Graphical linear programming flowcharts, pseudocode, and the rules of a high-level language enable a programmer to design and write software that leads to predictable results that solve a problem. However, for a long time many computer scientists felt that more structure and control were needed to standardize graphical linear programming and make it more exact-to change it from an art to a science.
Thus, in the mid-1960s, the concept of structured programming was developed. Structured programming uses top-down design to “decompose” main processing functions, called modules, into smaller ones for coding purposes.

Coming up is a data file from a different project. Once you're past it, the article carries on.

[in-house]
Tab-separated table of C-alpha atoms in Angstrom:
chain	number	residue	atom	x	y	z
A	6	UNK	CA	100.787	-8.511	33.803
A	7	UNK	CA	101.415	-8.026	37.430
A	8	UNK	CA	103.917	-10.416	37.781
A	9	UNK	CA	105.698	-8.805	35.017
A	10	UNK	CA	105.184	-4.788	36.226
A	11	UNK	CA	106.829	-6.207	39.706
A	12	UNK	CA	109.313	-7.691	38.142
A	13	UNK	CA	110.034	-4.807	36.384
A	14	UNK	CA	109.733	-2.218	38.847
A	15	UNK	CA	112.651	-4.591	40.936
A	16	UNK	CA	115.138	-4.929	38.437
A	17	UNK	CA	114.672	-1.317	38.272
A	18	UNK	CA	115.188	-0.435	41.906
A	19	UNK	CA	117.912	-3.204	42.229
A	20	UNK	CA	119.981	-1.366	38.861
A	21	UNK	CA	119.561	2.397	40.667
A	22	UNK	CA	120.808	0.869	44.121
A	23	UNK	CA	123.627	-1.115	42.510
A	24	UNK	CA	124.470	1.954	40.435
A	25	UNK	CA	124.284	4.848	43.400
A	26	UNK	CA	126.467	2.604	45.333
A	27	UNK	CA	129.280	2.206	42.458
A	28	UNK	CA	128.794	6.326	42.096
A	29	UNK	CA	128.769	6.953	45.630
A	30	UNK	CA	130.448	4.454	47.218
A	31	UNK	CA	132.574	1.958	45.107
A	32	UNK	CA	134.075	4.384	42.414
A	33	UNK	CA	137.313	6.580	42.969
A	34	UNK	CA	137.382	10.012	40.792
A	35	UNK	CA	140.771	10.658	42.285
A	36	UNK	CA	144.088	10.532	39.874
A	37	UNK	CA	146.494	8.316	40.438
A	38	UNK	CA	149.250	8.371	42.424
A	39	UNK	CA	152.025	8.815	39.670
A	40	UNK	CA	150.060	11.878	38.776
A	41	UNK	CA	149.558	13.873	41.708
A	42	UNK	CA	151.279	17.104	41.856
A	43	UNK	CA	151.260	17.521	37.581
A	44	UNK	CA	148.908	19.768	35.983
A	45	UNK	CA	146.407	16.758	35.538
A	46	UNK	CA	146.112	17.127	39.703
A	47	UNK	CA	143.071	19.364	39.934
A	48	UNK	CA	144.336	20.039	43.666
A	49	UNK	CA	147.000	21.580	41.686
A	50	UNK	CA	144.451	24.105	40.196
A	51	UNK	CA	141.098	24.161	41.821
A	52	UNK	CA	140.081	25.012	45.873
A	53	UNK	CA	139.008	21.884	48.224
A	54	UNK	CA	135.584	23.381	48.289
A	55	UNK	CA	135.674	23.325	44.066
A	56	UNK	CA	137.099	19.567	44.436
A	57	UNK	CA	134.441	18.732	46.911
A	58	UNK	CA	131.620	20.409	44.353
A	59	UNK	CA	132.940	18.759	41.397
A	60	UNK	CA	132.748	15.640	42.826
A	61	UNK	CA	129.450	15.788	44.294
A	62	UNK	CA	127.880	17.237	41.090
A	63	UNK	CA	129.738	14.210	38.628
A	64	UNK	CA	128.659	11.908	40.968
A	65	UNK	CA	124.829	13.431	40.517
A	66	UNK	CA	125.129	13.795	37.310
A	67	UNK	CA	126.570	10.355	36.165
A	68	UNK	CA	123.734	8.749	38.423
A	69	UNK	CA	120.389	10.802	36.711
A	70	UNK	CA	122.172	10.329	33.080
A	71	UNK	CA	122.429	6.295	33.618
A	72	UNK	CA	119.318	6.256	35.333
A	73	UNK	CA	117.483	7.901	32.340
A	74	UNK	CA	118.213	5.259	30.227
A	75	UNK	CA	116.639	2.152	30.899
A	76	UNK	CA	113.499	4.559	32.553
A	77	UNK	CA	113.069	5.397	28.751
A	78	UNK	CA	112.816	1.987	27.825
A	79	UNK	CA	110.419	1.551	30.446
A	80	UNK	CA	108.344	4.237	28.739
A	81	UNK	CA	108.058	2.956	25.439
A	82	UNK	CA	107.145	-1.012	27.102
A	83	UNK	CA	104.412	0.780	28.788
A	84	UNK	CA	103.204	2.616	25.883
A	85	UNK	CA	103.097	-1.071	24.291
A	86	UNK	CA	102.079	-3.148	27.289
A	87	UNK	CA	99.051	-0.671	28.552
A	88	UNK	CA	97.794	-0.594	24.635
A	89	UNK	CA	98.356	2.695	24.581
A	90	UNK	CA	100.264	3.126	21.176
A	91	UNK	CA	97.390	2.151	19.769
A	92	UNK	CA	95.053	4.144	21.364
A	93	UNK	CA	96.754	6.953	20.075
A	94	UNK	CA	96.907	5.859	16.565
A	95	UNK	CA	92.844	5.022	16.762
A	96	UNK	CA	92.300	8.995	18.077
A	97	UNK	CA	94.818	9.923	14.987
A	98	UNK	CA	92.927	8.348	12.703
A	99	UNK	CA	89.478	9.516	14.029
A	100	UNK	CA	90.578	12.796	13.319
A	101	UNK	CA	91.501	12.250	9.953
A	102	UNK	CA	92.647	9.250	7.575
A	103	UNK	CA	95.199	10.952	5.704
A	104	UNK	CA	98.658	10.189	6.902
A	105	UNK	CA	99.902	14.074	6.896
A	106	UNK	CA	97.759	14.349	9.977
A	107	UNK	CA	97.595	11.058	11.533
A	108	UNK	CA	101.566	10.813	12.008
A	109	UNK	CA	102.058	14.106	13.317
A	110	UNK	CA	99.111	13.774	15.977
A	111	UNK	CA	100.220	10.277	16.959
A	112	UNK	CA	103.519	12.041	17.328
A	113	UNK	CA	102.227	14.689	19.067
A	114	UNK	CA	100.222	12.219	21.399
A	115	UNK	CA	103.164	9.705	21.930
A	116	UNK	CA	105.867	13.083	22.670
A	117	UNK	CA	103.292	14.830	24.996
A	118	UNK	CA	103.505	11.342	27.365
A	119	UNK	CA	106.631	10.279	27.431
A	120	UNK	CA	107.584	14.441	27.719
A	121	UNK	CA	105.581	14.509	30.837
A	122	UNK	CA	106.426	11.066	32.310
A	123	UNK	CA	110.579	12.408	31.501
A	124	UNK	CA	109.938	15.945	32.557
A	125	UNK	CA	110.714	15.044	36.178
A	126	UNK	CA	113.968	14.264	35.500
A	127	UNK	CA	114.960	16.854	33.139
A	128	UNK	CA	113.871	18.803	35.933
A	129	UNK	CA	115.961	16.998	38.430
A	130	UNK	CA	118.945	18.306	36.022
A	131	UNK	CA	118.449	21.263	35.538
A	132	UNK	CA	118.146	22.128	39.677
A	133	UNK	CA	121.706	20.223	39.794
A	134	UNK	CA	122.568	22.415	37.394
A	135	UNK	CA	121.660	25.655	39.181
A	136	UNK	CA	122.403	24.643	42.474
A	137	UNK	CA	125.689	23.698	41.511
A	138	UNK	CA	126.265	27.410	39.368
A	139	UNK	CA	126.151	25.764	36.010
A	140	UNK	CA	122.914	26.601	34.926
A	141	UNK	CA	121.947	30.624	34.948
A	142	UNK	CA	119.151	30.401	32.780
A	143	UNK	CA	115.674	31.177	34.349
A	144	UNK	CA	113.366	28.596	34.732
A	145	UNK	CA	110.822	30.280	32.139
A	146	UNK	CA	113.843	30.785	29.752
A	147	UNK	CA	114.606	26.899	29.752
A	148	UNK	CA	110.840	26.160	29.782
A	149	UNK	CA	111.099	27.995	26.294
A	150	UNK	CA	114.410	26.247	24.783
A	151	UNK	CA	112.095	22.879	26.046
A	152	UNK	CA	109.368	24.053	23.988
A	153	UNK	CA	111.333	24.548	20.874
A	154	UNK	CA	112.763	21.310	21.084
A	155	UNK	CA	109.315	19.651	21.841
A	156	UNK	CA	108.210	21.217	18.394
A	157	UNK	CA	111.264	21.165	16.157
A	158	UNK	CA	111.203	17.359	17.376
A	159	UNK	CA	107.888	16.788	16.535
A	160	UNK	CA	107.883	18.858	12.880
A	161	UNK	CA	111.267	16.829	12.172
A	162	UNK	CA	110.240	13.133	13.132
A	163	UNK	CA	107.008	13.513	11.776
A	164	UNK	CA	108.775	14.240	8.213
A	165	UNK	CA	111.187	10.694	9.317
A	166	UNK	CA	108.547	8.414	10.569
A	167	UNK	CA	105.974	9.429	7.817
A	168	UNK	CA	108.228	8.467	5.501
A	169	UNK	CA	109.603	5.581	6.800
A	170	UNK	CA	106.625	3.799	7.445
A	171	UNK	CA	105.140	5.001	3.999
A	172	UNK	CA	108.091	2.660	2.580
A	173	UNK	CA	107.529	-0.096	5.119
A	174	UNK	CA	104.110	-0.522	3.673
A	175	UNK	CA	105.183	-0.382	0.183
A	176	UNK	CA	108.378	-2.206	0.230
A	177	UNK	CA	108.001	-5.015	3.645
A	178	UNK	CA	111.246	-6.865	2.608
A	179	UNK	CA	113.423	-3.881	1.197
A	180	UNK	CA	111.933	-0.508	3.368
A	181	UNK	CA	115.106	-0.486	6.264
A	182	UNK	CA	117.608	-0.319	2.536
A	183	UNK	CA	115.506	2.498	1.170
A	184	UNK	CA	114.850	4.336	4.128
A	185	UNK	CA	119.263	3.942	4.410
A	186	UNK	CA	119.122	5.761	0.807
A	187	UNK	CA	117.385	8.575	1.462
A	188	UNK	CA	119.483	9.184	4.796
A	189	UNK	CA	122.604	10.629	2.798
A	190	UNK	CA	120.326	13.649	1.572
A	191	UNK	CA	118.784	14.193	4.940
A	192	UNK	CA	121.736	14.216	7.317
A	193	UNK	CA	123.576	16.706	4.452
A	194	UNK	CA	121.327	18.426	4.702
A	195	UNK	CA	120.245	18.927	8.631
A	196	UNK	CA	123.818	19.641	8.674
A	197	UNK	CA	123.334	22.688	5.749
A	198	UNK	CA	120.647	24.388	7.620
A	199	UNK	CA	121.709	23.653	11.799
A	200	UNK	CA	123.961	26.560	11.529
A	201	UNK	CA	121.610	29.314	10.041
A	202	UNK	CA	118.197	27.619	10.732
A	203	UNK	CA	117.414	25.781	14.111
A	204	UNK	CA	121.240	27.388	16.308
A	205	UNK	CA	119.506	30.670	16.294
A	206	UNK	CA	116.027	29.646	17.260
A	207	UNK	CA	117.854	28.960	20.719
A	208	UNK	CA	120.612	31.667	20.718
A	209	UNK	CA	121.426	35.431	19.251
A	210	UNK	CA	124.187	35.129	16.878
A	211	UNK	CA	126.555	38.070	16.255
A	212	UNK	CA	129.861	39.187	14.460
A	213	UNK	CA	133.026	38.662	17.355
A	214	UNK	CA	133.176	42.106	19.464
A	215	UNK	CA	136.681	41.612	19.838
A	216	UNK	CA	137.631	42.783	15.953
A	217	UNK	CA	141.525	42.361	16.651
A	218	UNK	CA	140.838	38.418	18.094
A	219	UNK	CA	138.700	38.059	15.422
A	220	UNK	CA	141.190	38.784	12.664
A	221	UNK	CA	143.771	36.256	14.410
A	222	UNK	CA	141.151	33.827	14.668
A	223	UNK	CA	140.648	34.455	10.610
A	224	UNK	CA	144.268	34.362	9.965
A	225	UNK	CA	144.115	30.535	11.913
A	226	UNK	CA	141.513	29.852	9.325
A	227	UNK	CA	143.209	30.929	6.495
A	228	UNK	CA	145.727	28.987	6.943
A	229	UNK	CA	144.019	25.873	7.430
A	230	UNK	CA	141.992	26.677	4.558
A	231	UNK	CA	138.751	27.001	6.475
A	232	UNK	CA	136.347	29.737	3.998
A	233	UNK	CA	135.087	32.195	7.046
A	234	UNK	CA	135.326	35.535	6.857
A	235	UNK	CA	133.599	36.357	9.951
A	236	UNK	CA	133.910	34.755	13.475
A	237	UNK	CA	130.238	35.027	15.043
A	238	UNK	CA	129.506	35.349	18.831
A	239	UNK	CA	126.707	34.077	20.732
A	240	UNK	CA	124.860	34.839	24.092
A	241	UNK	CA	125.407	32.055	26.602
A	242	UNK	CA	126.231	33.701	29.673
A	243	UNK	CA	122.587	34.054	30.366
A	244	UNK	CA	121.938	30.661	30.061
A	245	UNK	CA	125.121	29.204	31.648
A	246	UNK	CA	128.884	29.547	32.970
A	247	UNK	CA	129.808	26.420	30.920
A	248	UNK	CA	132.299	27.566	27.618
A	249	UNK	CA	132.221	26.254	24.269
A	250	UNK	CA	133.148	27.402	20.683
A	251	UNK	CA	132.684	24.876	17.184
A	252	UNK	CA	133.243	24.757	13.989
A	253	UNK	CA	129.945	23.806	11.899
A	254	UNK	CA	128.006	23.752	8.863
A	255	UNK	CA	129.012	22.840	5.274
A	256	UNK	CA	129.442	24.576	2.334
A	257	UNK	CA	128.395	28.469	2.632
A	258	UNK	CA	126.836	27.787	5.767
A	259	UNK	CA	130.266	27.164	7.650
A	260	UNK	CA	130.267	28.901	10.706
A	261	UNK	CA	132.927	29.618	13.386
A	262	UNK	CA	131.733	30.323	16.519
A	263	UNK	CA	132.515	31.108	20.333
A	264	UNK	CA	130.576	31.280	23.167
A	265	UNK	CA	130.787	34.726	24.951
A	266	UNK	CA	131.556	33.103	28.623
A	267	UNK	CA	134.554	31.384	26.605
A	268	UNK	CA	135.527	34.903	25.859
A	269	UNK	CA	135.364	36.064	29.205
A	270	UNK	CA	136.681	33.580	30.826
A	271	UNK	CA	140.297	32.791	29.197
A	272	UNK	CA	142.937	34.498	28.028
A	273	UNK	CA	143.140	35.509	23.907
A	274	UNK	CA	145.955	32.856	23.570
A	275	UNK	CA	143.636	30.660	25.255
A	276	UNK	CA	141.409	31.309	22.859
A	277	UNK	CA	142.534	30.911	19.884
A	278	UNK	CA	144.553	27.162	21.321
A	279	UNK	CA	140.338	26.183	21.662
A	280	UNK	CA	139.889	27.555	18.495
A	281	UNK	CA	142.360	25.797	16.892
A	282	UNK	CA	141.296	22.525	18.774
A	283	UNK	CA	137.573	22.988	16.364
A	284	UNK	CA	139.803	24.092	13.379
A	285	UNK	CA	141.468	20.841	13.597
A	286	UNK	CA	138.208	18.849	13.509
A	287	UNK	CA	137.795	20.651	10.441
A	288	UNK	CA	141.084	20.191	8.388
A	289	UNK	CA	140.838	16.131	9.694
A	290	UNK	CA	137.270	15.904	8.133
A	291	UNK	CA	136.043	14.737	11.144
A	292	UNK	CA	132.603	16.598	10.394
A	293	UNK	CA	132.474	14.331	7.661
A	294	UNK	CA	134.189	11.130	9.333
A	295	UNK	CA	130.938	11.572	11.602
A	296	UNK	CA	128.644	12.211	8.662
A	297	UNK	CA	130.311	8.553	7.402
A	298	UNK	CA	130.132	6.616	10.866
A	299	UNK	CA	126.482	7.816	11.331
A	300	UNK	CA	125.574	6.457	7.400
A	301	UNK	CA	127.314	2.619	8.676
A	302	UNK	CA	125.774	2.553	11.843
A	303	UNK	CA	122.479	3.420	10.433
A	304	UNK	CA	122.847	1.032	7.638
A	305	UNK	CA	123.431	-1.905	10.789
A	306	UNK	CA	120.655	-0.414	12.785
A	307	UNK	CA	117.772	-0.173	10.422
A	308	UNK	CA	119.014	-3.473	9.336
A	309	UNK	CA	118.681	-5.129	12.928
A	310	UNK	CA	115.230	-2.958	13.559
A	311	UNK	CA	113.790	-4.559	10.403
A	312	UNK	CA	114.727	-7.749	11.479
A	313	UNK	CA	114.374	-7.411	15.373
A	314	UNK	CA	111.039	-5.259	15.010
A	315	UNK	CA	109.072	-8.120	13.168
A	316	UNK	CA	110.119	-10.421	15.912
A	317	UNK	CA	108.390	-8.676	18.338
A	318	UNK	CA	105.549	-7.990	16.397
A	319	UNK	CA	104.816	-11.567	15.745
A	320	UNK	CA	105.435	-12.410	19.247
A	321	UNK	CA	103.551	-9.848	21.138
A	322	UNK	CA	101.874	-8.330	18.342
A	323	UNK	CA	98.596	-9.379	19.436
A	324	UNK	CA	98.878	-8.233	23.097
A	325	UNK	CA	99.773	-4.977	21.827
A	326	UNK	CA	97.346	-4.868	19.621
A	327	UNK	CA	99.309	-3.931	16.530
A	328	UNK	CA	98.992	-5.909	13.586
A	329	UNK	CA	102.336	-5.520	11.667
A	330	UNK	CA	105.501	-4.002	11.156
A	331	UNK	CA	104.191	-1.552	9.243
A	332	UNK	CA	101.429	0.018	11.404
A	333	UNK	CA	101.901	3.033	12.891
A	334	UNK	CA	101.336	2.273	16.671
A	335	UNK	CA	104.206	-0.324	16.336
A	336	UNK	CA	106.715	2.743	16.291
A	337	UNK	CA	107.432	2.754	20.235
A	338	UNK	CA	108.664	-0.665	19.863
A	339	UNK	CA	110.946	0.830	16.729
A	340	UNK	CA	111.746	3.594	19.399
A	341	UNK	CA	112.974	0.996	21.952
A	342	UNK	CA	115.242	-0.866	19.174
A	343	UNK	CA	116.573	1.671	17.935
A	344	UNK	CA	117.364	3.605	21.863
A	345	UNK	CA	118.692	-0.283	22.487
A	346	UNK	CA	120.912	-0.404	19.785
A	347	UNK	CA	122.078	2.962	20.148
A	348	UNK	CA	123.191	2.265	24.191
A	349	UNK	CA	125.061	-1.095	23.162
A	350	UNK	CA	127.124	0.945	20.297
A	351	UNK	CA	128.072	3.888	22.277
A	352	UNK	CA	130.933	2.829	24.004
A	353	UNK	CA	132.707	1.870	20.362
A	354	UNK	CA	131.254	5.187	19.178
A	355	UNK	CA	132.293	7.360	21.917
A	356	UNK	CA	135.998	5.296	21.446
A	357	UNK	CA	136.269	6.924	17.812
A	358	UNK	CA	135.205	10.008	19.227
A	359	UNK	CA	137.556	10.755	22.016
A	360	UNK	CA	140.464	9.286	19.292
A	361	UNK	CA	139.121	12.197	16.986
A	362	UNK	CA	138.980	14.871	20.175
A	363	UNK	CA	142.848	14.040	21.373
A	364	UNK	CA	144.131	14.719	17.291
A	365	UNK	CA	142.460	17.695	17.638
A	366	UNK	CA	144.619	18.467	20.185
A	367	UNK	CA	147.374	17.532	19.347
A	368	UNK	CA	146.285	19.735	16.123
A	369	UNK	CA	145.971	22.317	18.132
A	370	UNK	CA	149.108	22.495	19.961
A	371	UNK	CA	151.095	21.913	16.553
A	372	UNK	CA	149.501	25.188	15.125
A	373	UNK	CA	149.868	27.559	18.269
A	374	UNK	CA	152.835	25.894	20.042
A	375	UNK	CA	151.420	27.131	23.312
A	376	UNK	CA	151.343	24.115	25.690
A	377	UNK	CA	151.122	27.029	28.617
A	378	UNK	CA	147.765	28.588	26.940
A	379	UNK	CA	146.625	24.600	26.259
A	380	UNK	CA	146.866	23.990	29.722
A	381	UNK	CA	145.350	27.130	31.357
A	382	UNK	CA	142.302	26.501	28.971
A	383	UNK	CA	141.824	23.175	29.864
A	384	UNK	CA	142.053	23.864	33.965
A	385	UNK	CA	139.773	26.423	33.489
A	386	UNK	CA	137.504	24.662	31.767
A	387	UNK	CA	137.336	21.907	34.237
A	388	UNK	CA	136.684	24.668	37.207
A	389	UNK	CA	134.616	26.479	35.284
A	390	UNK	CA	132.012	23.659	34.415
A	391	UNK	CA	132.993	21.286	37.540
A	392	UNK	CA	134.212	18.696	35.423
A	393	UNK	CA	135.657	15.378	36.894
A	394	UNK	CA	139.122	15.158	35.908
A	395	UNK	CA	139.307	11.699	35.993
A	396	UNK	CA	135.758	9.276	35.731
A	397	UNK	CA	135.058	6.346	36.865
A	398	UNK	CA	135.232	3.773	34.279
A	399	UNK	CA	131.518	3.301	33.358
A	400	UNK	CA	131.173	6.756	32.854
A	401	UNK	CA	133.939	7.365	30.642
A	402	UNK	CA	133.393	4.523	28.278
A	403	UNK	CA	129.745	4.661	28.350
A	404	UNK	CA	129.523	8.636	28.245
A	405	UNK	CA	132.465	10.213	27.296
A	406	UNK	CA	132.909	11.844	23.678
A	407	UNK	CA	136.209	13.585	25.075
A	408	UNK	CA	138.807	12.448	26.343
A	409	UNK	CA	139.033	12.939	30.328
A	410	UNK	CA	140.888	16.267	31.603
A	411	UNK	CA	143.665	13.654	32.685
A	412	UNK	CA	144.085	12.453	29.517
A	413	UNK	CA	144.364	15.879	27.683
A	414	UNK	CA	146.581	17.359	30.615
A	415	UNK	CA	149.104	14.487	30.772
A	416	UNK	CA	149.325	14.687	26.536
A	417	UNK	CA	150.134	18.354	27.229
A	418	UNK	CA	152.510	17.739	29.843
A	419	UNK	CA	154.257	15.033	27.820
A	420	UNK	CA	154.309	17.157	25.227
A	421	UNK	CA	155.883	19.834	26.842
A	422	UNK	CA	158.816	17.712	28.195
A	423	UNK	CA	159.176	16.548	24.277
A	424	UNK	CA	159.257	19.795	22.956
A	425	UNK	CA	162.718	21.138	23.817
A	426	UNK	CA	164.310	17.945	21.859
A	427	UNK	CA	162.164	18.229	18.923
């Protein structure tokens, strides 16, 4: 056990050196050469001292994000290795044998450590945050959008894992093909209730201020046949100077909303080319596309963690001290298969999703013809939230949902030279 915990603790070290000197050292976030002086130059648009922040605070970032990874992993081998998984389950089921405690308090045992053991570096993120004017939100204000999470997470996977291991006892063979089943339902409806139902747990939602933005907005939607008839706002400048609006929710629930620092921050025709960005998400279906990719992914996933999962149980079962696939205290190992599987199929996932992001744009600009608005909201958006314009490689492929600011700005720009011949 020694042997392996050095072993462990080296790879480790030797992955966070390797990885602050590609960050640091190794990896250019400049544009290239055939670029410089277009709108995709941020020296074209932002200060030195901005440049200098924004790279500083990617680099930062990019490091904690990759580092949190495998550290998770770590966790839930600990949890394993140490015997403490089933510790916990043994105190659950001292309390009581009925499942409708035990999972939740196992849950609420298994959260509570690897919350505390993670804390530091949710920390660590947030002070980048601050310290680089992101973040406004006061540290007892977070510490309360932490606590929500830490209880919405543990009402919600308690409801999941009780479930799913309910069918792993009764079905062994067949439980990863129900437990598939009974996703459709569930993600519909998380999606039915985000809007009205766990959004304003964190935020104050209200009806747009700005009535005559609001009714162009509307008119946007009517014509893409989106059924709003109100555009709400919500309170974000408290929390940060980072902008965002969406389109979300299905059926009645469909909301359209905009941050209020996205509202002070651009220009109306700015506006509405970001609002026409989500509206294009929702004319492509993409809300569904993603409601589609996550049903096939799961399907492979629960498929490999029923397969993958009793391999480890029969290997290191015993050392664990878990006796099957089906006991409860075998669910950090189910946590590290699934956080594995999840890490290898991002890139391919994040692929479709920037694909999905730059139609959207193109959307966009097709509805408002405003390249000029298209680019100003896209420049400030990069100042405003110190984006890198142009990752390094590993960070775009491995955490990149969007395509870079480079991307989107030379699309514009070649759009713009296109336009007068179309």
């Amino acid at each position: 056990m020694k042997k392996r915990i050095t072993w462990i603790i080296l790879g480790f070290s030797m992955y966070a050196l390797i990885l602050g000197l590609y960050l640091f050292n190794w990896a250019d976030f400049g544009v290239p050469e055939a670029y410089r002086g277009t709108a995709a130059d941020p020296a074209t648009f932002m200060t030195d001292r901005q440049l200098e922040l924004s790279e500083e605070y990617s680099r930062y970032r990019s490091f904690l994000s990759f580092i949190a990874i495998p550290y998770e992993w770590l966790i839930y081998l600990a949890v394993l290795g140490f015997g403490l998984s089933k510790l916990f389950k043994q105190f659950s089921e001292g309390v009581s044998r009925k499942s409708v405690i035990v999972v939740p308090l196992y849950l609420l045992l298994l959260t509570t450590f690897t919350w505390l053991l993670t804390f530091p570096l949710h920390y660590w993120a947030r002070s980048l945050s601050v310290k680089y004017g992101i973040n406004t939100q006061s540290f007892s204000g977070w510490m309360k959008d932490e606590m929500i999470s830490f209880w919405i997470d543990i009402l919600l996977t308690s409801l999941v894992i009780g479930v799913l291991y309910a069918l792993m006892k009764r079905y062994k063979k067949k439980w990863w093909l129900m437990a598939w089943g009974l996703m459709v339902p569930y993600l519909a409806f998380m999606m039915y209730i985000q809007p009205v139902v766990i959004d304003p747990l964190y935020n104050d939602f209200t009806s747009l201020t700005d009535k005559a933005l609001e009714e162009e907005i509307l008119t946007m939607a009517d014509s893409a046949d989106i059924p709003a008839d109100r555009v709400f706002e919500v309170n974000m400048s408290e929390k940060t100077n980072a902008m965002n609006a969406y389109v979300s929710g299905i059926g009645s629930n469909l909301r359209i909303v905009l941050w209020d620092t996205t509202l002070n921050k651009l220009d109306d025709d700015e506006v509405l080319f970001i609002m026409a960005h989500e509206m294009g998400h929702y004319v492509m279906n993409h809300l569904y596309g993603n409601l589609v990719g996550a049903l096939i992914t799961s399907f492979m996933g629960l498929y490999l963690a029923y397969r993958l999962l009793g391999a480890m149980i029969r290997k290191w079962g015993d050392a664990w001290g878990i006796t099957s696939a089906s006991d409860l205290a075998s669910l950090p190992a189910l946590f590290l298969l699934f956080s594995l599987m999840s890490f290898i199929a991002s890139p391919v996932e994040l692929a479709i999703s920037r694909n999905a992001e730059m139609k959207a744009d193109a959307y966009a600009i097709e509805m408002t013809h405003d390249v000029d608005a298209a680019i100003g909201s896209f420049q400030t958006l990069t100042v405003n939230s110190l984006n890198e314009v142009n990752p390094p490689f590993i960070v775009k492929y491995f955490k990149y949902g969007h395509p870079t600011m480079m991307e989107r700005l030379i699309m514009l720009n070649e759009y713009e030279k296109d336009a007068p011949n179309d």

Top-down design starts with the highest level of the program and works its way down to the lowest level of detail. The modules at the top of the structure are general and the ones identified at the bottom are very specific. Programming, on the other hand, always starts at the bottom of the structure; that is, the modules below a particular point must be completed before programming begins at that level. If possible, each module should have only a single function, it should have a single, complete thought; this forces a limit to a module’s size and complexity.